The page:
Today's Devotions

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Showcase: Church of the City of New York

  • A Cry for Encouragement-Jon Tyson, Church of the City of New York +

    A powerful sermon on the need for lifting each other up Read More
  • Presence: a worship song by Church of the City of NY +

    Presence by Church of NYC;  Read More
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bright star ver2 xlgFew lives represent the transiency of this mortal coil as poignantly as John Keats, one of England’s greatest poets.

Jane Campion’s movie, Bright Star, focuses on the last three years of his life, beginning in the late summer of 1818, shortly after Keats returns from a summer walking tour of the English Lake Country, Scotland and Ireland, exhausted, his throat torn from coughing. Within a few months Keats meets and falls in love with Fanny Brawne. The following year declining health prompts him to stop writing poetry and travel to Italy in hopes that the warmer climate will rejuvenate him. Less than three years after meeting Fanny, Keats is dead at 26.

For too many, Keats life and legacy is caricatured as either the iconic, romanticized ideal of the artist taken in his prime, or the personification of what if, as in what if he had lived as many years as Shakespeare, Milton, or other of his artistic peers, what could he have written, what could he have accomplished? Instead of pandering to the idol-lust of Keats’ short life, the movie Bright Star sparks on the unfulfilled love of Fanny and John, effectively capturing the tensions of love and death, dream and waking that Keats’ poetry, including the poem Bright Star, describes.

John Keats short life is a sobering, iconic representation of how tragedy and death are no respecters of who you are.

Lord, let me know my end, and what is the measure of my days; let me know how fleeting my life is. You have made my days a few handbreadths, and my lifetime is as nothing in your sight. Surely everyone stands as a mere breath. (Selah) Surely everyone goes about like a shadow. Surely for nothing they are in turmoil; they heap up, and do not know who will gather. Psalms 39

Cannes excerpt video clip

Reflections to Consider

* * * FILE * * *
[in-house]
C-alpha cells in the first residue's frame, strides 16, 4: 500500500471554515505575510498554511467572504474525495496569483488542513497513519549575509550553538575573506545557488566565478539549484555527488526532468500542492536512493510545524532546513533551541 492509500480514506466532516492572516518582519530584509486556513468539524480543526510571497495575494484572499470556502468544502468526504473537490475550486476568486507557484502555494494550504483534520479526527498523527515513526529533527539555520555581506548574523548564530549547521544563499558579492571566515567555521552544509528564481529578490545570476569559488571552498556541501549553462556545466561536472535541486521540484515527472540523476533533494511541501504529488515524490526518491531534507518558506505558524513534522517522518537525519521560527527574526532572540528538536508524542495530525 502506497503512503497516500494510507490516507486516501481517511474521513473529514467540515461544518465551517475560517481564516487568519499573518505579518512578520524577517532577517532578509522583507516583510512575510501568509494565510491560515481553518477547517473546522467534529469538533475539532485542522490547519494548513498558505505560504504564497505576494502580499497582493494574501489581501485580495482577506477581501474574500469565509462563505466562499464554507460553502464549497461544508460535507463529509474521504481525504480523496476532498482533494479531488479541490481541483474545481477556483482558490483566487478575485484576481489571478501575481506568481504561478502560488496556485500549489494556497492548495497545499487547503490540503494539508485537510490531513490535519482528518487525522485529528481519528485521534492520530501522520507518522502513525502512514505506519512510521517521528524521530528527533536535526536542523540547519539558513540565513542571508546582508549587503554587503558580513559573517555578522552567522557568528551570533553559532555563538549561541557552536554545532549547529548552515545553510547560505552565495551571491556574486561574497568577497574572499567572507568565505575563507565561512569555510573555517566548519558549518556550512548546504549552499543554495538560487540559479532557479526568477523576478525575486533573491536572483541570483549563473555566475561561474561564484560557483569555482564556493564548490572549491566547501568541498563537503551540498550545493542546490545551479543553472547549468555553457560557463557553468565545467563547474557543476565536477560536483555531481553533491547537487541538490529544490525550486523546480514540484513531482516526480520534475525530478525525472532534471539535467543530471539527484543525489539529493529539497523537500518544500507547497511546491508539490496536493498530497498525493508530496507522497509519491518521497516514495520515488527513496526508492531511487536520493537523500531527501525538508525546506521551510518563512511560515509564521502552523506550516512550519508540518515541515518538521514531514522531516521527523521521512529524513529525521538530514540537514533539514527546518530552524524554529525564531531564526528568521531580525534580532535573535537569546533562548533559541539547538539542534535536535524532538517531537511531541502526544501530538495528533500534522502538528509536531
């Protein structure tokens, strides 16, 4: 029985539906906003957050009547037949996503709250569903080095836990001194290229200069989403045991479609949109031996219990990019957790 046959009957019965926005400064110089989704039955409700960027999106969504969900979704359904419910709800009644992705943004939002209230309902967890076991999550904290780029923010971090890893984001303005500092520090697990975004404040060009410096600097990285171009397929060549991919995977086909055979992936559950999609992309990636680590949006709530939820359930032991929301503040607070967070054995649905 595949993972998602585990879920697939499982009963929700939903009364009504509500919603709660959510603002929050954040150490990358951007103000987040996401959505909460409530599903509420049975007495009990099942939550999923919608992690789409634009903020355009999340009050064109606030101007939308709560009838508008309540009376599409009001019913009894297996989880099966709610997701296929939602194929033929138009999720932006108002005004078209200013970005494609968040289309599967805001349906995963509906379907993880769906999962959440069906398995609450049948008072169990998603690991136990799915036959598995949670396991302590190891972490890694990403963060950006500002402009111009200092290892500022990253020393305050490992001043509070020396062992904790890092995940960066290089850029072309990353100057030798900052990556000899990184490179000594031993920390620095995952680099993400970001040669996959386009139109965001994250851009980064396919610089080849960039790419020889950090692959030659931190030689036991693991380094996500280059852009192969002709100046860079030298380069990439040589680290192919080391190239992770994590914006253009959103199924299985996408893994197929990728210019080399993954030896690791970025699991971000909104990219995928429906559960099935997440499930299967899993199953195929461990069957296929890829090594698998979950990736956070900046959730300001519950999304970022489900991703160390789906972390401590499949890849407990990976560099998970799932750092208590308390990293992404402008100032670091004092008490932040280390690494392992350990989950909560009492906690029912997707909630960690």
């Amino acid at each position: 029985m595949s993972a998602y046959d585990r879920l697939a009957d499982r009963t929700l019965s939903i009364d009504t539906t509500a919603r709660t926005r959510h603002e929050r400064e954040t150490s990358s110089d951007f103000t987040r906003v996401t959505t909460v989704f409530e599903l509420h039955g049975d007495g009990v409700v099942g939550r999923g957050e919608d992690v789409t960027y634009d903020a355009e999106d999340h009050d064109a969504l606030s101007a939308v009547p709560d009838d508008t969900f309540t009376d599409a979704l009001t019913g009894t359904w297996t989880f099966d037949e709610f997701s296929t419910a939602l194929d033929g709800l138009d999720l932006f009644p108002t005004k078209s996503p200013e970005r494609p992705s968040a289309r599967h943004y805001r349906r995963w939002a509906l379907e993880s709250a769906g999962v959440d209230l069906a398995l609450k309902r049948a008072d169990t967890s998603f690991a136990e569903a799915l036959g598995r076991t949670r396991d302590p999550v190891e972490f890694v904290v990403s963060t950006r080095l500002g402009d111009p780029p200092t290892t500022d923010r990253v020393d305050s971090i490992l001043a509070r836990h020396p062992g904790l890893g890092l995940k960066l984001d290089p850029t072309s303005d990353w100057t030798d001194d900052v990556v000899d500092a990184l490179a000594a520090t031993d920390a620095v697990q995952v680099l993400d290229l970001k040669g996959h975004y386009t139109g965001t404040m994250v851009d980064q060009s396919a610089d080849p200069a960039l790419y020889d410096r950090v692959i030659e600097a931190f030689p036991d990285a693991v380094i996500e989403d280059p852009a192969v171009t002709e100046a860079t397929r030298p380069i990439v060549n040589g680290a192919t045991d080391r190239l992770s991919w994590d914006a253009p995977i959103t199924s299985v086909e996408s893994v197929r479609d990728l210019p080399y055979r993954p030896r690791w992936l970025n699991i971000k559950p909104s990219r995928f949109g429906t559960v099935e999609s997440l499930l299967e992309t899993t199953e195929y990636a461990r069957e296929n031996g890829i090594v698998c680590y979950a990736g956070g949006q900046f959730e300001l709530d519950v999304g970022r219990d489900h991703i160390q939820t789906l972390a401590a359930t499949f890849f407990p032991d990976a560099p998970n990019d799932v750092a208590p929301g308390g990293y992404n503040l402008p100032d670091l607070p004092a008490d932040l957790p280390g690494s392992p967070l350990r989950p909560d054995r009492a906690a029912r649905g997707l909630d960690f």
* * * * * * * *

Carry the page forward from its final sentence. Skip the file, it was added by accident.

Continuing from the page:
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Audio & Video

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  • Mysterious and Unknown: Our Great God Fernando Ortega +

    Eternal God, unchanging Mysterious and unknown Your boundless love unfailing In grace and mercy shown Bright seraphim in ceaseless flight Read More
  • Our Great God by Fernando Ortega +

    Eternal God, unchangingMysterious, and unknownYour boundless love, unfailingIn grace and mercy shownBright seraphim in endless flightAround Your glorious throneThey raise Read More
  • This is my Father's world by Fernando Ortega +

    This is my Father's world, and to my listening ears all nature sings, and round me rings the music of Read More
  • Praise to the Lord, the Almighty by Fernando Ortega +

    Praise to the Lord, the AlmightyThe King of creationO my soul, praise HimFor He is thy health and salvationAll ye Read More
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Hidden Blessings

  • The Surprise of His Love: Psalm 90 +

    Surprise us with love at daybreak; Read More
  • Reflections on the Psalms +

    C.S. Lewis' book, Reflections on the Psalms, is not an easy read, but Lewis provides a poet's insight into the Read More
  • Climbing the Mountain: CH Spurgeon, Psalm 24 +

    A Sermon (No. 396) Delivered on Sunday Morning, June the 16th, 1861 by the Rev. C. H. SPURGEON, At the Read More
  • July 29 Devotional: Psalm 19:1 +

    The heavens declare the glory of God, and the sky above proclaims his handiwork. (Psalm 19:1 ESV) Read More
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